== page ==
FLOWERY BRANCH - Flowery Branch City Council voted this morning to approve a tax allocation district reimbursement request for the developer of a planned $15 million downtown project.
World Language Academy students traveled back in time on Tuesday to a world where seashells were status symbols, beads were currency and moccasin-clad men walked in front of women in the woods to fend off bears.
Their titles may vary, but they still have a few things in common: a strong work ethic, a love for service and the drive to go above the call of duty.
Judges for the Court of Appeals of Georgia heard arguments Tuesday from both the city of Gainesville and The Times regarding a dispute over the protections and exemptions of the state's Open Records law.
Artificial Christmas trees will come to life with personality at the Ninth Annual Deck the Hall event Thursday at the Gainesville Civic Center.
A Flowery Branch man was sentenced to 32 years in prison after a jury convicted him of raping his girlfriend.
When Vicki Stewart read a best-selling book written by her longtime friend Haywood Smith, she was fuming.
Anne and George Thomas were honored at the North Georgia Community Foundation's "Philanthropist of the Year" luncheon for their generous contribution of time and resources to a multitude of health care and educational agencies.
The Gainesville City Council voted to increase 2010 water and sewer rates by about 6 percent at its meeting Tuesday morning.
The Gainesville-based 802nd Ordnance Company's journey to Riverside Military Academy on Tuesday began eight months ago with an e-mail.
A man wanted on burglary charges eluded arrest this morning, prompting police to notify Enota Elementary School officials that a foot chase was under way.
Hall County has confirmed its 18th confirmed rabies case of the year in an incident involving a skunk and a dog Thursday on Farmer Road in North Hall.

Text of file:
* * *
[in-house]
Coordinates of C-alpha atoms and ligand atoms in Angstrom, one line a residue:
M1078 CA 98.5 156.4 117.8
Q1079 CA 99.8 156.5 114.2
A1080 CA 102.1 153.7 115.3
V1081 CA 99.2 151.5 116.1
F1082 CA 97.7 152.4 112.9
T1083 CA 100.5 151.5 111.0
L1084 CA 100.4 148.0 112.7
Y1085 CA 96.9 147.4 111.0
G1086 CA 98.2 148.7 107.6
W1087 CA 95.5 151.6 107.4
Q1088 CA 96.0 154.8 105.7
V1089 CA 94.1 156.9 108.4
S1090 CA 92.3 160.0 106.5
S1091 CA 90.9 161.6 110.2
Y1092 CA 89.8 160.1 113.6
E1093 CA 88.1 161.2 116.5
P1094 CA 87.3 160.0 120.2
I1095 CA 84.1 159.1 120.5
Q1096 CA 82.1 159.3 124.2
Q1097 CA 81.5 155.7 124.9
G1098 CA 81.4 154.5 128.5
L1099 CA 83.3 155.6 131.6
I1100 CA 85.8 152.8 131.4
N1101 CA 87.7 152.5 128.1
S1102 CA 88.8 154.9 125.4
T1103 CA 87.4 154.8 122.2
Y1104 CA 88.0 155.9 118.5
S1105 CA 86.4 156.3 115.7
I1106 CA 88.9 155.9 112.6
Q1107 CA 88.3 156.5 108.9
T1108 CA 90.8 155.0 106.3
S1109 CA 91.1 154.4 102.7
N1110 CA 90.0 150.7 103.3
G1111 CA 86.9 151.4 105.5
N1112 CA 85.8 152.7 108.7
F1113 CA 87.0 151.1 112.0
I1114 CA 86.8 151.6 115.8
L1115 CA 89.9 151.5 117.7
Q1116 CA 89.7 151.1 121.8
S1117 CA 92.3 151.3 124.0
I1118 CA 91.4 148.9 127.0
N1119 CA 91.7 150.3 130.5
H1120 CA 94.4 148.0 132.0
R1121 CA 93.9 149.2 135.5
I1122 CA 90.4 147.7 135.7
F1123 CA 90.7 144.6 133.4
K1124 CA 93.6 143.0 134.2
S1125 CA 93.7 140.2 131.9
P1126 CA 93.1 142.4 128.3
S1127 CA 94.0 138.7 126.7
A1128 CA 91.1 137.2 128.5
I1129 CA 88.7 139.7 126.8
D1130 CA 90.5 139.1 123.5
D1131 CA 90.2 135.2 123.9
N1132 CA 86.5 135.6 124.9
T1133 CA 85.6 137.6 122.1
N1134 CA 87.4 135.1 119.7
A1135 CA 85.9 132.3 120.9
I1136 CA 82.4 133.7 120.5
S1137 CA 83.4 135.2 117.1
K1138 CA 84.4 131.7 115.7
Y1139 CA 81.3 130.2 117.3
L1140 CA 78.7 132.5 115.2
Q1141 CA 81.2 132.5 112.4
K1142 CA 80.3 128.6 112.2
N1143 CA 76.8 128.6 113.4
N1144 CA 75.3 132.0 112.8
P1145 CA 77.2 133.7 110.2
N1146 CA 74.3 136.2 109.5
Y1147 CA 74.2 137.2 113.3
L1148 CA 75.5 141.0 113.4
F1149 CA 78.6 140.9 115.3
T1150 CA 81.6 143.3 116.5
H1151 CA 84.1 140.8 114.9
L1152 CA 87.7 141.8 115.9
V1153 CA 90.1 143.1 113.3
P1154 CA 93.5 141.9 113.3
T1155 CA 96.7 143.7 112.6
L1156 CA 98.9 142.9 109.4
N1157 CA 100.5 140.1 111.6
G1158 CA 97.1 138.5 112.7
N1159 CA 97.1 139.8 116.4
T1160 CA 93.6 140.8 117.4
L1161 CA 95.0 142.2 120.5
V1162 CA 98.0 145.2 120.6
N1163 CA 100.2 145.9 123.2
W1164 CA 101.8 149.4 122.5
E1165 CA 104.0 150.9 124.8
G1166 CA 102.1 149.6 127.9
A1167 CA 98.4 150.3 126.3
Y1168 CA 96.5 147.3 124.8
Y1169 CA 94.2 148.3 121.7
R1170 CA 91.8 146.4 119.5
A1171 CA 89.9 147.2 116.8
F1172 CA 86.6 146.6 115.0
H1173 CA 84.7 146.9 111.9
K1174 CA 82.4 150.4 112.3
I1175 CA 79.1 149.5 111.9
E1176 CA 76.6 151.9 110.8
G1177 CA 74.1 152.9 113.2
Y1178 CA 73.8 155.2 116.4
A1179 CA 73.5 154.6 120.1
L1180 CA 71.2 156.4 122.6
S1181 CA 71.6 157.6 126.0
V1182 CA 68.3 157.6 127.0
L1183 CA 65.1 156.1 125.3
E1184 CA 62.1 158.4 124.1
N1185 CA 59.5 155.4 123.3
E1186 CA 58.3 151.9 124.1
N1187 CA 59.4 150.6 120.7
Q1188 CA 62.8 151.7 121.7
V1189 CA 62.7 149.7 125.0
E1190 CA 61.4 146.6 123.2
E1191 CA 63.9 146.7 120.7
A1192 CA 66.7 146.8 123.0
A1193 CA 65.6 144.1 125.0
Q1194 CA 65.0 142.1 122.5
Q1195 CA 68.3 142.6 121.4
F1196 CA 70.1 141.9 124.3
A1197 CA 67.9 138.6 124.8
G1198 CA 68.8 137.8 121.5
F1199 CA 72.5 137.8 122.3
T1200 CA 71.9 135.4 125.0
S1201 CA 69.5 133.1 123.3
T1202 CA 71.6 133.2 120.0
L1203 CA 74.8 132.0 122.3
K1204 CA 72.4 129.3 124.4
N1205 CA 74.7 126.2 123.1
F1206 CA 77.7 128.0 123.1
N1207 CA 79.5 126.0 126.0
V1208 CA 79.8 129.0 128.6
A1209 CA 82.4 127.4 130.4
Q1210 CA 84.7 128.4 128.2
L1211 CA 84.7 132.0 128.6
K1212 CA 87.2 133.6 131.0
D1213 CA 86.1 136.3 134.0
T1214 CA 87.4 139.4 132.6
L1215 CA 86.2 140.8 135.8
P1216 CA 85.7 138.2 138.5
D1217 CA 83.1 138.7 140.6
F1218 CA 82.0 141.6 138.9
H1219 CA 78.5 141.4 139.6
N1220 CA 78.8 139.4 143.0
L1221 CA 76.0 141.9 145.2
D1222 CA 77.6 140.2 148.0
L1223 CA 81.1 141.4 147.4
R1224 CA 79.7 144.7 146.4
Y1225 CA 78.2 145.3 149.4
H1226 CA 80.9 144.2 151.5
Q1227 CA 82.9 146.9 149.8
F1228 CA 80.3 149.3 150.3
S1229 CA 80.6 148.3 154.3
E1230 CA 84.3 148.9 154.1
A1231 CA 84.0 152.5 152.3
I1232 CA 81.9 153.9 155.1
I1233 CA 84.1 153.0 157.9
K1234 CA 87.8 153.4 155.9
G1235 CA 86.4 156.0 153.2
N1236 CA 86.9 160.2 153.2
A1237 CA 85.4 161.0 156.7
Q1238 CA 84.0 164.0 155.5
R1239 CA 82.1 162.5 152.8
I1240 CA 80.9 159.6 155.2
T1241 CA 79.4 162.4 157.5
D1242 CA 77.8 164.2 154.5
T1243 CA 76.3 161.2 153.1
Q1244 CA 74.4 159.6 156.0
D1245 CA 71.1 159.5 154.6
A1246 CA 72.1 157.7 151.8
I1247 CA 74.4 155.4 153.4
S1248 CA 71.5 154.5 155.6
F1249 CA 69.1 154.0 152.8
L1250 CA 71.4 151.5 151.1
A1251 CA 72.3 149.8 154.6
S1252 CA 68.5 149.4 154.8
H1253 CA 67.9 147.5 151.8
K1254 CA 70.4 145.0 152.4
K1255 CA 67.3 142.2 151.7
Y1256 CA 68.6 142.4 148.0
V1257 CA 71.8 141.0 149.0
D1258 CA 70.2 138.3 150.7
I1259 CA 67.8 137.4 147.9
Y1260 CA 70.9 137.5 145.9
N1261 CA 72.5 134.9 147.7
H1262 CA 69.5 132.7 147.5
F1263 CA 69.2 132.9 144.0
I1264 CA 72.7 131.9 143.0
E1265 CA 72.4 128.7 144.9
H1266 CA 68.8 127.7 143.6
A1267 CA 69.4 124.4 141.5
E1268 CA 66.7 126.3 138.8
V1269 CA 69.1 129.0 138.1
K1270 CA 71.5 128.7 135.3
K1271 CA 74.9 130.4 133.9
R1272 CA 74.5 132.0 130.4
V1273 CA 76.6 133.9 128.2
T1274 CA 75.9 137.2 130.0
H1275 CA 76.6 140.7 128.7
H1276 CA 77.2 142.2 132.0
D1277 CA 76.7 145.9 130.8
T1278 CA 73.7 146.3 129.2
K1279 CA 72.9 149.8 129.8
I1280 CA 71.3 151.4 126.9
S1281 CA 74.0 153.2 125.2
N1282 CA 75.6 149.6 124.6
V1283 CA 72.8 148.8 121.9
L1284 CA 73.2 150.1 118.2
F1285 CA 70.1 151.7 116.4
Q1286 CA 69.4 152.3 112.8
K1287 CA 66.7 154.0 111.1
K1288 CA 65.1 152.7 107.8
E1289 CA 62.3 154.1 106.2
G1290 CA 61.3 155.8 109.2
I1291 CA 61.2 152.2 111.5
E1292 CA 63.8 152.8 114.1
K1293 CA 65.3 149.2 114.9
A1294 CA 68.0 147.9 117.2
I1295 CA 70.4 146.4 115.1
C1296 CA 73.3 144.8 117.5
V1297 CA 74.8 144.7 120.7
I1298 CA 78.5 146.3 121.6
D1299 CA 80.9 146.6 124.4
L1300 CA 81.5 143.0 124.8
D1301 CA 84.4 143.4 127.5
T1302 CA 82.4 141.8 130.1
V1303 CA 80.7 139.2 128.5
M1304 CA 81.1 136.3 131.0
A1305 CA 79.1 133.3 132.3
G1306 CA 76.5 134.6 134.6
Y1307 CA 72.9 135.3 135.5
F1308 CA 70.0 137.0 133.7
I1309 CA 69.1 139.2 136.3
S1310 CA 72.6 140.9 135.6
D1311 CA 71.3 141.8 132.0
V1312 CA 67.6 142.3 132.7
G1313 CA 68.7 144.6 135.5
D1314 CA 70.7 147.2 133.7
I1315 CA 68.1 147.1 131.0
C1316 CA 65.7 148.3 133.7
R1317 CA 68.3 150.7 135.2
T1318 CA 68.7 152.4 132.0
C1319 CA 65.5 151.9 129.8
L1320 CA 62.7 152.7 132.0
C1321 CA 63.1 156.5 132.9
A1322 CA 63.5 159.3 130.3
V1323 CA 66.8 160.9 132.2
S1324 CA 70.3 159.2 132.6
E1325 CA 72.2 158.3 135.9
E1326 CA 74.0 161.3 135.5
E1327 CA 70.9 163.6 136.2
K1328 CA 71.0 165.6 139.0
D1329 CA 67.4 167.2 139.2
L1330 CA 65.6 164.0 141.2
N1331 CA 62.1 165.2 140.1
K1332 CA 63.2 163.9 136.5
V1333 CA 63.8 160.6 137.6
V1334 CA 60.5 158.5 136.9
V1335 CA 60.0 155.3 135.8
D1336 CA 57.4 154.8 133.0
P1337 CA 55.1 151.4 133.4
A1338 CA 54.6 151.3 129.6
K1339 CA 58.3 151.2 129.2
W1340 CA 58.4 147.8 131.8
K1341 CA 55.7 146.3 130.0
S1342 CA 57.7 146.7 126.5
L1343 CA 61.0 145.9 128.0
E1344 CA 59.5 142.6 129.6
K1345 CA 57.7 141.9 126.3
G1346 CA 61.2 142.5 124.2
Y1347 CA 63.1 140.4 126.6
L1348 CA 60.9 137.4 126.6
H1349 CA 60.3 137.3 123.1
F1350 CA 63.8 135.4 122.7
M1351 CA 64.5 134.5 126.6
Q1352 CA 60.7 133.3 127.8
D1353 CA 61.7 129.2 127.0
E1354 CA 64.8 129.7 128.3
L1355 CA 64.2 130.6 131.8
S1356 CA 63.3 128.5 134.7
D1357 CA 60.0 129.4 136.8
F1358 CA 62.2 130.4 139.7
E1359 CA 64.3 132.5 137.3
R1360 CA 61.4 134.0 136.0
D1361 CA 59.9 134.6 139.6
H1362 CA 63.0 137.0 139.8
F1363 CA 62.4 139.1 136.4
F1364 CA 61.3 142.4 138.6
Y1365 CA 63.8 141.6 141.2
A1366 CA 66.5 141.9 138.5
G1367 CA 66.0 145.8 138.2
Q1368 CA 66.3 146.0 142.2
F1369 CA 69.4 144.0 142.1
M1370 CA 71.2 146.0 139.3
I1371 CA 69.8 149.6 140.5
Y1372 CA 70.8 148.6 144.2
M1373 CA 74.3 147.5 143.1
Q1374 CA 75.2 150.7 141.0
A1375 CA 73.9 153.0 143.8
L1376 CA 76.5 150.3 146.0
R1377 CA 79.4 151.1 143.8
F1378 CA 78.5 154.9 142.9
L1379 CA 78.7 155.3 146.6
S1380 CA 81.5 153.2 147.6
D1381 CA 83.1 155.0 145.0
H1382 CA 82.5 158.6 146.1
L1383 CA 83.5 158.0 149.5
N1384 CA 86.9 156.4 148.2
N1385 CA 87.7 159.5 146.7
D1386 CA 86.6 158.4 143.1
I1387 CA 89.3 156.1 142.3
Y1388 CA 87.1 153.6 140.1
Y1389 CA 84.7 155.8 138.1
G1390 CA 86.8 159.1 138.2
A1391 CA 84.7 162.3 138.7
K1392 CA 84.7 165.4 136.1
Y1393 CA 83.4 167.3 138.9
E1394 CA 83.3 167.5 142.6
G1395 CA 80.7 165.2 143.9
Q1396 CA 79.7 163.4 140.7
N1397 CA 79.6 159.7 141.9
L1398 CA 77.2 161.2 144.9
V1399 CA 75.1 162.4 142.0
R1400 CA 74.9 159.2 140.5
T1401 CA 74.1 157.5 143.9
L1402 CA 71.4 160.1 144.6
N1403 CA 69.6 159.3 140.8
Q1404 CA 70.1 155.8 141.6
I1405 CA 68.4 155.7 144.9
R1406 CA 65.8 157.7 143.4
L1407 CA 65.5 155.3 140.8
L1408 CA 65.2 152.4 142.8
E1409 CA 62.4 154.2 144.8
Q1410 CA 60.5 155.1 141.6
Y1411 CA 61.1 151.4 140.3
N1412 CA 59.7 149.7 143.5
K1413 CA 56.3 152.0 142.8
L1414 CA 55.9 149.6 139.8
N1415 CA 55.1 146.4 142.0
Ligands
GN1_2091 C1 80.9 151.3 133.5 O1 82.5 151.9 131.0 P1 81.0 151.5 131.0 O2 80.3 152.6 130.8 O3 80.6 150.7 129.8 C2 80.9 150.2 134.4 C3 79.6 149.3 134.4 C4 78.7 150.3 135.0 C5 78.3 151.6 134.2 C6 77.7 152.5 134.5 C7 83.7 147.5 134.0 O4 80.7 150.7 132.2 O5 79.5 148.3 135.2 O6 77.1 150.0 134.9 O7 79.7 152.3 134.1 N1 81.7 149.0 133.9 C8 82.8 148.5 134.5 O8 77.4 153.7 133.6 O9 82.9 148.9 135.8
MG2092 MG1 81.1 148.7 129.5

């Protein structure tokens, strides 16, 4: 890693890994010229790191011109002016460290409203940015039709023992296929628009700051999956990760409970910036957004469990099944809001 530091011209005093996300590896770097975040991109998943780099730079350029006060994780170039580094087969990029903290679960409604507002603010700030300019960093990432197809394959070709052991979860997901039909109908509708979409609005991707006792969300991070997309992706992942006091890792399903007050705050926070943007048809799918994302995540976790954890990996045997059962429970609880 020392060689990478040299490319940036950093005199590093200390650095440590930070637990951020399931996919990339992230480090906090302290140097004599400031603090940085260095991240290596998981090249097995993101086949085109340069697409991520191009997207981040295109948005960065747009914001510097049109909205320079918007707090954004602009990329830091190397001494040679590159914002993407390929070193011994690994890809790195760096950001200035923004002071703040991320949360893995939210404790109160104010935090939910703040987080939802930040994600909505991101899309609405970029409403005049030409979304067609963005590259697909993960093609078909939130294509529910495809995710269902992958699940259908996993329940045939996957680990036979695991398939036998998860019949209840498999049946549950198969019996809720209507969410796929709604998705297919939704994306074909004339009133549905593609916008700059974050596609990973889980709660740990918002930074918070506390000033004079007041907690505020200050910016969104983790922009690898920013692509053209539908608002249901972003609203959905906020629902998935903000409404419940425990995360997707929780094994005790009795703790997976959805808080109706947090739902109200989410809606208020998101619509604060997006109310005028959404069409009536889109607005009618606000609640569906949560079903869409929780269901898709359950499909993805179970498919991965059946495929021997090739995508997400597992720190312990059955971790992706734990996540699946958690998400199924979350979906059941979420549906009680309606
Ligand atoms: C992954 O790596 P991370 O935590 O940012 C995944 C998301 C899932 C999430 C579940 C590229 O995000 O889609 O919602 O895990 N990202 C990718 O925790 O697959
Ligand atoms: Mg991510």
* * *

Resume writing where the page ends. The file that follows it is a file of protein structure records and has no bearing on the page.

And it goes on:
Enota Multiple Intelligences Academy and the old middle school will get new roofs this spring, but the Gainesville school board is asking the community for input on how to proceed with Fair Street IB World School, which continues to deteriorate under heavy rains and electrical problems.
What started out as a normal work day for truck driver Kenny Whitey quickly turned into one that would alter the course of his family's history.
For weeks, a young Tod Peavy had tinkered and toiled and thought of nothing but this car. But his foster mother resented the red roadster. She hadn't given it to him. Instead, a holiday well-wisher purchased the present for an anonymous foster child, and caseworkers put the toy in the boy's hands for Christmas.
Lindsey Shubert dialed the numbers.
Crystal Roughton hitchhiked to get to the Hall County Courthouse on time. After her newborn was taken at the hospital, Roughton had to get her baby back.
When Wendy Boswell said goodbye to her foster daughter last month, she literally ached with grief.
As she talks about the joys of working with foster children, Tyne Jackson can't help crying a little.
The removal of a child often results in three types of trauma, according to Hall County Juvenile Court Judge Lindsay Burton.
At 8:30 a.m., the briefs are organized and the coloring books are gathered. The robe goes on for Hall County Juvenile Court Judge Lindsay Burton.